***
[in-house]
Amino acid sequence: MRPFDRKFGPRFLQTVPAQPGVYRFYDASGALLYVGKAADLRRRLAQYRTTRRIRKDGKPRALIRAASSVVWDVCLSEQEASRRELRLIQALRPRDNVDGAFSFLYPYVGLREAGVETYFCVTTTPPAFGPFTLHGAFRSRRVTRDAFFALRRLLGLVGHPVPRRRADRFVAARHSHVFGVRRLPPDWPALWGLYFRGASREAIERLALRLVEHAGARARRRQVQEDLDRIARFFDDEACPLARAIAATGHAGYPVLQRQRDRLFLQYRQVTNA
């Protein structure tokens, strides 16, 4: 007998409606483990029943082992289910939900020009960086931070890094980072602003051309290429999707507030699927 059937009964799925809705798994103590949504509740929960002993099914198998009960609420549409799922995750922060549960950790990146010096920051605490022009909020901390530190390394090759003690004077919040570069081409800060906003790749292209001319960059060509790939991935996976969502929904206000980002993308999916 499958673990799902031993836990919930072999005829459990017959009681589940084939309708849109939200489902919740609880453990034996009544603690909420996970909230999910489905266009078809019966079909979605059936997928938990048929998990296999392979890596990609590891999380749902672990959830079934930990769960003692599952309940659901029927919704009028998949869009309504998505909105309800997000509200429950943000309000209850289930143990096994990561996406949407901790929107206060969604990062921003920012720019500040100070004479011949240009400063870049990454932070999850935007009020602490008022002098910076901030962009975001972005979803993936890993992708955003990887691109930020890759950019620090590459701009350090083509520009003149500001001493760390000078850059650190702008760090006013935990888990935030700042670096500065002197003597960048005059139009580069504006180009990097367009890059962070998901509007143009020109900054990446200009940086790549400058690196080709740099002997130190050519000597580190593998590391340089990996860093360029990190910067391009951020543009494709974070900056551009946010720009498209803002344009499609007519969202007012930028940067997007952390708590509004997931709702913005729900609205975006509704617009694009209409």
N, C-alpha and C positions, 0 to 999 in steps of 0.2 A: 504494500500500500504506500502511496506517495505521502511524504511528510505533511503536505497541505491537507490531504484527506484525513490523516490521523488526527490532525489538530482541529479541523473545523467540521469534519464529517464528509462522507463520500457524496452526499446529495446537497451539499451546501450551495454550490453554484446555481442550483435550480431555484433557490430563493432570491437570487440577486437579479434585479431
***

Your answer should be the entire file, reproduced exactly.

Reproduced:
[in-house]
Amino acid sequence: MRPFDRKFGPRFLQTVPAQPGVYRFYDASGALLYVGKAADLRRRLAQYRTTRRIRKDGKPRALIRAASSVVWDVCLSEQEASRRELRLIQALRPRDNVDGAFSFLYPYVGLREAGVETYFCVTTTPPAFGPFTLHGAFRSRRVTRDAFFALRRLLGLVGHPVPRRRADRFVAARHSHVFGVRRLPPDWPALWGLYFRGASREAIERLALRLVEHAGARARRRQVQEDLDRIARFFDDEACPLARAIAATGHAGYPVLQRQRDRLFLQYRQVTNA
């Protein structure tokens, strides 16, 4: 007998409606483990029943082992289910939900020009960086931070890094980072602003051309290429999707507030699927 059937009964799925809705798994103590949504509740929960002993099914198998009960609420549409799922995750922060549960950790990146010096920051605490022009909020901390530190390394090759003690004077919040570069081409800060906003790749292209001319960059060509790939991935996976969502929904206000980002993308999916 499958673990799902031993836990919930072999005829459990017959009681589940084939309708849109939200489902919740609880453990034996009544603690909420996970909230999910489905266009078809019966079909979605059936997928938990048929998990296999392979890596990609590891999380749902672990959830079934930990769960003692599952309940659901029927919704009028998949869009309504998505909105309800997000509200429950943000309000209850289930143990096994990561996406949407901790929107206060969604990062921003920012720019500040100070004479011949240009400063870049990454932070999850935007009020602490008022002098910076901030962009975001972005979803993936890993992708955003990887691109930020890759950019620090590459701009350090083509520009003149500001001493760390000078850059650190702008760090006013935990888990935030700042670096500065002197003597960048005059139009580069504006180009990097367009890059962070998901509007143009020109900054990446200009940086790549400058690196080709740099002997130190050519000597580190593998590391340089990996860093360029990190910067391009951020543009494709974070900056551009946010720009498209803002344009499609007519969202007012930028940067997007952390708590509004997931709702913005729900609205975006509704617009694009209409």
N, C-alpha and C positions, 0 to 999 in steps of 0.2 A: 504494500500500500504506500502511496506517495505521502511524504511528510505533511503536505497541505491537507490531504484527506484525513490523516490521523488526527490532525489538530482541529479541523473545523467540521469534519464529517464528509462522507463520500457524496452526499446529495446537497451539499451546501450551495454550490453554484446555481442550483435550480431555484433557490430563493432570491437570487440577486437579479434585479431